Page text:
University of Texas at Arlington student Seraphine Pecson is almost correct. While protesting is an effective way to have your voices heard on college campuses, there is an even more important way to be heard. Register to vote and then vote.

College students can protest all they want, but casting your vote will matter even more. While November may seem months away, it’s not too soon to plan to check voting information. There is a deadline and specific steps you will need to follow including that you must be registered 30 days before the election day.


Don’t make the mistake and think you can do all this online, because you can’t, at least not in Texas. You can pre-register to vote in Texas if you are at least 17 years and 10 months old and turn 18 by Election Day.

The website VoteTexas.gov has all the information on what to do. The details are there to have your voices heard. Continue to be active on campuses and make your voices heard. And please take the next step by participating in local, state and federal elections.

Perri Brackett, Lewisville

GOP immigration views

Re: “Republicans could rescue our workforce,” by Dan Hooper, Wednesday Opinion, and “Trump: ‘Bloodbath’ at border destroying U.S., Wednesday news story.


Two stories reflecting wildly opposing Republican views on immigration appeared in the Wednesday edition of your paper.

On Page 14A, Hooper argues persuasively that we need immigrants to “replenish our workforce.” He points out that, “In Texas there are only 8 available workers for every 10 open jobs.” He cites a Federal Reserve Bank of Dallas study that points out how “immigrants —both legal and undocumented — have helped our state and the U.S. economies to grow.”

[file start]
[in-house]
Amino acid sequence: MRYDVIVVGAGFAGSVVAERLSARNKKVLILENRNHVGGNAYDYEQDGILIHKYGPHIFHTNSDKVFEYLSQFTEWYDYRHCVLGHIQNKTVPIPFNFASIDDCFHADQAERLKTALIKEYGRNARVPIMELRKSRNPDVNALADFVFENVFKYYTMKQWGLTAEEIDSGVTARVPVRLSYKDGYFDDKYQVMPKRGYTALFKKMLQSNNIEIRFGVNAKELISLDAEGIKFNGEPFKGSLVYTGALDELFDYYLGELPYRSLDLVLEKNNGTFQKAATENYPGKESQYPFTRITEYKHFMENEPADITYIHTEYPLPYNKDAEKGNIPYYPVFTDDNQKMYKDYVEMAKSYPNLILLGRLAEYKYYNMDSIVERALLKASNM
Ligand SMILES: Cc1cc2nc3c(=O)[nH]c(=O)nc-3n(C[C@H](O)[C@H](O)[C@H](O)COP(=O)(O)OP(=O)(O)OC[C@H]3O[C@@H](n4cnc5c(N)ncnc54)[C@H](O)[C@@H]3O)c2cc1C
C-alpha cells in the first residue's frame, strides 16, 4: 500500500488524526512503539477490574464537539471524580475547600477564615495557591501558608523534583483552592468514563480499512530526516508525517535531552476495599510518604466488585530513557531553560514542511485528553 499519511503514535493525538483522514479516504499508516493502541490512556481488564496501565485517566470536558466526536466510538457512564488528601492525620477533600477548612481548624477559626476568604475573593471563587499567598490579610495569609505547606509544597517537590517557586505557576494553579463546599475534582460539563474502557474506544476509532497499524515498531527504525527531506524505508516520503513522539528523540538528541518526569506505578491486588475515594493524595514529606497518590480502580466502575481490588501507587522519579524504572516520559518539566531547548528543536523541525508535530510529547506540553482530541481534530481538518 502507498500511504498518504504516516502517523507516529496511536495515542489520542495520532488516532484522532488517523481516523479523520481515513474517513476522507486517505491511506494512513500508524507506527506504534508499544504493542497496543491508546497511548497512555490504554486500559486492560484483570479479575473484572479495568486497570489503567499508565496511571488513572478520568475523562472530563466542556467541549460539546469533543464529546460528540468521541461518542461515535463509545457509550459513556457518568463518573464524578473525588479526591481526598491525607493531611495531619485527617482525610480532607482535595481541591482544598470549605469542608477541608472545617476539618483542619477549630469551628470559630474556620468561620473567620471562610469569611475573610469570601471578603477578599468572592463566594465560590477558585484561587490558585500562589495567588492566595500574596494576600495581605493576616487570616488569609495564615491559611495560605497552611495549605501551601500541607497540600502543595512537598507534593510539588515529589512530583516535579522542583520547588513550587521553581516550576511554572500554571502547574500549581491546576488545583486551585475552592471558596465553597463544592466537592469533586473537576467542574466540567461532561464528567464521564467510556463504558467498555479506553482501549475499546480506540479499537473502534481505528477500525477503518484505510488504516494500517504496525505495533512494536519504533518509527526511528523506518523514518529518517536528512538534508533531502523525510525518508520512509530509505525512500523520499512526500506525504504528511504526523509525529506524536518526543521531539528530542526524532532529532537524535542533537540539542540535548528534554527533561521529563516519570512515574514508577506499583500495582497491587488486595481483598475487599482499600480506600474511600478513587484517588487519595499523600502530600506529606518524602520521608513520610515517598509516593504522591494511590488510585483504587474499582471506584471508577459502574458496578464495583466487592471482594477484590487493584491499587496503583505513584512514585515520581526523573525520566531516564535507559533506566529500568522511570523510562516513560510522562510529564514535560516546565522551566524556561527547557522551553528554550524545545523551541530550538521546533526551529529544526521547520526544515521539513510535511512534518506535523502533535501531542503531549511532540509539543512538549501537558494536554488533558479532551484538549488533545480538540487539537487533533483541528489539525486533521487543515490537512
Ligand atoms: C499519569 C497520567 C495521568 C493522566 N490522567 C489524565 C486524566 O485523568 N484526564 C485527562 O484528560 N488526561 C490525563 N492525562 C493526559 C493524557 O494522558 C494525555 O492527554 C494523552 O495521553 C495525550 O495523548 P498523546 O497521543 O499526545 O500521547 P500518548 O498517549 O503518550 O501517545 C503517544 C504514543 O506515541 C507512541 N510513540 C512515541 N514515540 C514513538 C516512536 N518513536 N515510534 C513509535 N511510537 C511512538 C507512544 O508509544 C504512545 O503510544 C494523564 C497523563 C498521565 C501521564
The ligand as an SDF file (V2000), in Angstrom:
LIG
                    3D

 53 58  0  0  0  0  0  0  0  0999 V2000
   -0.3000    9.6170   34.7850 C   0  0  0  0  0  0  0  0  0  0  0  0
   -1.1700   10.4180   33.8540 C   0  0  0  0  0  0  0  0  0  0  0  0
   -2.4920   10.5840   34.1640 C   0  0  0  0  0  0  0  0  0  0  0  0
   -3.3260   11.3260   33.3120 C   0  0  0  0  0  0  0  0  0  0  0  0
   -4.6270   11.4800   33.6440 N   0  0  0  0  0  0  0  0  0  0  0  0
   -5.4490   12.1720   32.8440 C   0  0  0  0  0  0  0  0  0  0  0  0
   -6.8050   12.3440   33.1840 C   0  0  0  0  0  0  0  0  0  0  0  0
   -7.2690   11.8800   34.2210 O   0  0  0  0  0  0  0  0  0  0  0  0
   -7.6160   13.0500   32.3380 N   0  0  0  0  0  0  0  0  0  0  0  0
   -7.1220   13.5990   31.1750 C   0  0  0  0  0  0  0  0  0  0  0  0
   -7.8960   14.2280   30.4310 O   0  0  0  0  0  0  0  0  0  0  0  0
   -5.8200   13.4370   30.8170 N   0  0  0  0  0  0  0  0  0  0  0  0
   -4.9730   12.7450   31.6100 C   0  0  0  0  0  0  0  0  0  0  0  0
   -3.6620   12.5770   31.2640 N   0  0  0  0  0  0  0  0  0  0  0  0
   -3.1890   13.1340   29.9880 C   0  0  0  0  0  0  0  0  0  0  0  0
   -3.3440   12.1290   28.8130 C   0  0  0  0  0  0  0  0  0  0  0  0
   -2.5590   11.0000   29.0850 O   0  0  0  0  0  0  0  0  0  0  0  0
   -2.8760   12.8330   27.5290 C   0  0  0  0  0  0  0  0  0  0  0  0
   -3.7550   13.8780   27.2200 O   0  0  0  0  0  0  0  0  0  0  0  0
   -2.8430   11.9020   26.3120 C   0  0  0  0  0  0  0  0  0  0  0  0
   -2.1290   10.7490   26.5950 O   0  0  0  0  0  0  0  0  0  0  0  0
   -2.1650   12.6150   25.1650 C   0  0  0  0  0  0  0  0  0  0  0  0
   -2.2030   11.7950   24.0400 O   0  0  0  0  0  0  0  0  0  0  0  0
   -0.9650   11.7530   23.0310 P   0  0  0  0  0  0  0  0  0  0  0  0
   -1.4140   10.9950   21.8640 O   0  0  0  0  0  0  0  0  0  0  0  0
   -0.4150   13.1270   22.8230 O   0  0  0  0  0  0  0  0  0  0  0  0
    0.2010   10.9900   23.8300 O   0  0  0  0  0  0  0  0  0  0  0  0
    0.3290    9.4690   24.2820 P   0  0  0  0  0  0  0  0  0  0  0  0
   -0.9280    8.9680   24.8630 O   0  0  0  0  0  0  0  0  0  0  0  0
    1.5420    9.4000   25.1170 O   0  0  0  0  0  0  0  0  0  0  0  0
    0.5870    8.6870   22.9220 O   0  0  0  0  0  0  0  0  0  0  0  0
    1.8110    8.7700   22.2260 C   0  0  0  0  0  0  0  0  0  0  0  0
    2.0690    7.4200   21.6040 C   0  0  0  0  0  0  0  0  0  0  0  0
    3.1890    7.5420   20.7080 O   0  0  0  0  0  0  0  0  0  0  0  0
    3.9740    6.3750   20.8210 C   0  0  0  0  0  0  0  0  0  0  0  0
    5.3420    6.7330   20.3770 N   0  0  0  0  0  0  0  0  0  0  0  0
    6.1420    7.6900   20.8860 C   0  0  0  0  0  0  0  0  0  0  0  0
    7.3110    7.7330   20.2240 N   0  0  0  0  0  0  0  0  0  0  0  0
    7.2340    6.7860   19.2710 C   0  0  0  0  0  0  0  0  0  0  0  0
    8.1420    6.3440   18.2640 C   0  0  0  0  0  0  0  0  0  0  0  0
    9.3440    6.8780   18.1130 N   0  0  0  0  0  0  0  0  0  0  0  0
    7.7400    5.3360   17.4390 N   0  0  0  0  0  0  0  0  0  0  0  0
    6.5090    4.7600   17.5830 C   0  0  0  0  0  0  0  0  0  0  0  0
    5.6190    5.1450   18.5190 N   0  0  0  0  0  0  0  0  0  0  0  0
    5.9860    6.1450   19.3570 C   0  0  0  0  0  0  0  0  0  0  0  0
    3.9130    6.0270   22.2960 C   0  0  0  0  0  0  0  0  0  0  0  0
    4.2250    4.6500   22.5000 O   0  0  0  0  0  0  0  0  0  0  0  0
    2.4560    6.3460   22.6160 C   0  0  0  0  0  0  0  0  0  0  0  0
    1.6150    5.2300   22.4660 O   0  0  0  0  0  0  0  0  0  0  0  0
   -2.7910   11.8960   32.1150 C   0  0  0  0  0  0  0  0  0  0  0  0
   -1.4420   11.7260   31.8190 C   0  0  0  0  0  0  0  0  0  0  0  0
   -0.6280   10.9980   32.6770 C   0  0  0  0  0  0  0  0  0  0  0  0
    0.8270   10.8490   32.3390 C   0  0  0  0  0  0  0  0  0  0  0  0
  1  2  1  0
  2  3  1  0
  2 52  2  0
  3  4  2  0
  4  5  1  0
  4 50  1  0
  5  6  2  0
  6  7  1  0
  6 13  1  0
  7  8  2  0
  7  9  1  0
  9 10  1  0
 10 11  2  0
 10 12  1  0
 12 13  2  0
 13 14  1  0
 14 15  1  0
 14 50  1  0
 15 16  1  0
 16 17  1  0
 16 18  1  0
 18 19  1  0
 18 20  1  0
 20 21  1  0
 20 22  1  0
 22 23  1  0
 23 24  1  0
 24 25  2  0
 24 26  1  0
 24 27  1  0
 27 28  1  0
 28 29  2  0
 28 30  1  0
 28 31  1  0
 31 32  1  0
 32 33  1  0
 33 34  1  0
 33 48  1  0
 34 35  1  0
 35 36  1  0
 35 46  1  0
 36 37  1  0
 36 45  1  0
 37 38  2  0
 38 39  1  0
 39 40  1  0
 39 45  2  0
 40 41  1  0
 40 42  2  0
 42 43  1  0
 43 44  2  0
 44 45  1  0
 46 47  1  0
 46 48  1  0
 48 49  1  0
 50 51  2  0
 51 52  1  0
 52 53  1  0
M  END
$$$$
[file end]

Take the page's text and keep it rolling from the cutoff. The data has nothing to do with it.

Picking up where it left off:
In contrast, on Page 2, there is a report about Donald Trump’s campaign claims that highlight his falsehoods — of a “bloodbath” at the border that was “destroying the country.”

Hooper ends his column with the hope that if Republicans control the White House and Congress in 2025, they will enact “Reagan-like” immigration reform. I’d like to think that is possible, but given the state of the Republican Party today, I believe it is pure fantasy.


Bill Maina, North Dallas

AI lacks understanding

Re: “Human intelligence beats artificial intelligence — One thing AI will never replace: The artist’s soul,” by Craig Detweiler, March 31 Opinion.

Detweiler’s comparison of human intelligence to artificial intelligence was insightful and important. The ability of AI to use existing published works to compose novel presentations of that information is very impressive. However, there is no evidence that it understands the meaning of its content. Understanding the meaning of any form of research is the hallmark of human intelligence.


Since all biological life is built around the element carbon, one of the mysteries in the development of human consciousness is how did carbon become aware that it is carbon? I would suggest that there is reason to believe that there is much more to existence than just the physical aspects.

Jim Wade, Dallas